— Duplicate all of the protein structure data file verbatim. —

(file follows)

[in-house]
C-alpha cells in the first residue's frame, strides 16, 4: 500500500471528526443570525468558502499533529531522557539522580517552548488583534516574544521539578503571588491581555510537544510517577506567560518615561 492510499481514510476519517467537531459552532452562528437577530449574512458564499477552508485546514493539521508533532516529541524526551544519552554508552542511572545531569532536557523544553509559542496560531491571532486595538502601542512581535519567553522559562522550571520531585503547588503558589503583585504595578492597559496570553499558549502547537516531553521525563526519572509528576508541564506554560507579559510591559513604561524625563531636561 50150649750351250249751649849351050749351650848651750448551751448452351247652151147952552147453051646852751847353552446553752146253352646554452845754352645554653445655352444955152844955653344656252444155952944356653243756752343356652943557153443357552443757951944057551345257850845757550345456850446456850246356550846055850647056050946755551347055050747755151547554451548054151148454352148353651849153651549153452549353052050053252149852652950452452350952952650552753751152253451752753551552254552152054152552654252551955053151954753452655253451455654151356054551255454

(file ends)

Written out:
[in-house]
C-alpha cells in the first residue's frame, strides 16, 4: 500500500471528526443570525468558502499533529531522557539522580517552548488583534516574544521539578503571588491581555510537544510517577506567560518615561 492510499481514510476519517467537531459552532452562528437577530449574512458564499477552508485546514493539521508533532516529541524526551544519552554508552542511572545531569532536557523544553509559542496560531491571532486595538502601542512581535519567553522559562522550571520531585503547588503558589503583585504595578492597559496570553499558549502547537516531553521525563526519572509528576508541564506554560507579559510591559513604561524625563531636561 50150649750351250249751649849351050749351650848651750448551751448452351247652151147952552147453051646852751847353552446553752146253352646554452845754352645554653445655352444955152844955653344656252444155952944356653243756752343356652943557153443357552443757951944057551345257850845757550345456850446456850246356550846055850647056050946755551347055050747755151547554451548054151148454352148353651849153651549153452549353052050053252149852652950452452350952952650552753751152253451752753551552254552152054152552654252551955053151954753452655253451455654151356054551255454